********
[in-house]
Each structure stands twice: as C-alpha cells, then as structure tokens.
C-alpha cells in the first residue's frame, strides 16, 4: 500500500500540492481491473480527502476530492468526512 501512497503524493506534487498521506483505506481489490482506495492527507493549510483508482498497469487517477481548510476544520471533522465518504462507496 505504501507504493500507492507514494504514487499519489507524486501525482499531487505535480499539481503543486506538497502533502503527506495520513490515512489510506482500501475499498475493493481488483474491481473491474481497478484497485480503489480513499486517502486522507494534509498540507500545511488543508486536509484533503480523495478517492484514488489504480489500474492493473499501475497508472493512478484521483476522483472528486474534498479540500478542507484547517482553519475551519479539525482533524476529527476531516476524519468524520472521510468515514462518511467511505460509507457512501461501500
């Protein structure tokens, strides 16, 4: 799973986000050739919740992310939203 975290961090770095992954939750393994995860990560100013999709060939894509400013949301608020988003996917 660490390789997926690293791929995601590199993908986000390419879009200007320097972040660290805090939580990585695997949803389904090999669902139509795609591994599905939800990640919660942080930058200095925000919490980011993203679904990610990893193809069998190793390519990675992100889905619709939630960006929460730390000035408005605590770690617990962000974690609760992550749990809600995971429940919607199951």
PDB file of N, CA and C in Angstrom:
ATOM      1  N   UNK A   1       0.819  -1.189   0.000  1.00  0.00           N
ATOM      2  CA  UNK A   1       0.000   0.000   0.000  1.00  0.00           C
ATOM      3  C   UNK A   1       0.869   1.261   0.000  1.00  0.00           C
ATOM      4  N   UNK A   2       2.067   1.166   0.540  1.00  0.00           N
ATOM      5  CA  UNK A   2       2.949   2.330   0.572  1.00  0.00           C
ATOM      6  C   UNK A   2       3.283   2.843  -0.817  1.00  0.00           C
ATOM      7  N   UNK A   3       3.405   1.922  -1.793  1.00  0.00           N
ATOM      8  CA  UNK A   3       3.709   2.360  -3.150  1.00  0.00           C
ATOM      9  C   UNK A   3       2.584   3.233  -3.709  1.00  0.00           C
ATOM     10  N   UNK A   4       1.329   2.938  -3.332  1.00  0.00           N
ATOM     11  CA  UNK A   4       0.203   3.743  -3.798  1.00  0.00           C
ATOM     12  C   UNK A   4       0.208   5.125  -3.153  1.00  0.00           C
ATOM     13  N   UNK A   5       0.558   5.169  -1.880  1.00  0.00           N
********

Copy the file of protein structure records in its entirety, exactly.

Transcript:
[in-house]
Each structure stands twice: as C-alpha cells, then as structure tokens.
C-alpha cells in the first residue's frame, strides 16, 4: 500500500500540492481491473480527502476530492468526512 501512497503524493506534487498521506483505506481489490482506495492527507493549510483508482498497469487517477481548510476544520471533522465518504462507496 505504501507504493500507492507514494504514487499519489507524486501525482499531487505535480499539481503543486506538497502533502503527506495520513490515512489510506482500501475499498475493493481488483474491481473491474481497478484497485480503489480513499486517502486522507494534509498540507500545511488543508486536509484533503480523495478517492484514488489504480489500474492493473499501475497508472493512478484521483476522483472528486474534498479540500478542507484547517482553519475551519479539525482533524476529527476531516476524519468524520472521510468515514462518511467511505460509507457512501461501500
């Protein structure tokens, strides 16, 4: 799973986000050739919740992310939203 975290961090770095992954939750393994995860990560100013999709060939894509400013949301608020988003996917 660490390789997926690293791929995601590199993908986000390419879009200007320097972040660290805090939580990585695997949803389904090999669902139509795609591994599905939800990640919660942080930058200095925000919490980011993203679904990610990893193809069998190793390519990675992100889905619709939630960006929460730390000035408005605590770690617990962000974690609760992550749990809600995971429940919607199951």
PDB file of N, CA and C in Angstrom:
ATOM      1  N   UNK A   1       0.819  -1.189   0.000  1.00  0.00           N
ATOM      2  CA  UNK A   1       0.000   0.000   0.000  1.00  0.00           C
ATOM      3  C   UNK A   1       0.869   1.261   0.000  1.00  0.00           C
ATOM      4  N   UNK A   2       2.067   1.166   0.540  1.00  0.00           N
ATOM      5  CA  UNK A   2       2.949   2.330   0.572  1.00  0.00           C
ATOM      6  C   UNK A   2       3.283   2.843  -0.817  1.00  0.00           C
ATOM      7  N   UNK A   3       3.405   1.922  -1.793  1.00  0.00           N
ATOM      8  CA  UNK A   3       3.709   2.360  -3.150  1.00  0.00           C
ATOM      9  C   UNK A   3       2.584   3.233  -3.709  1.00  0.00           C
ATOM     10  N   UNK A   4       1.329   2.938  -3.332  1.00  0.00           N
ATOM     11  CA  UNK A   4       0.203   3.743  -3.798  1.00  0.00           C
ATOM     12  C   UNK A   4       0.208   5.125  -3.153  1.00  0.00           C
ATOM     13  N   UNK A   5       0.558   5.169  -1.880  1.00  0.00           N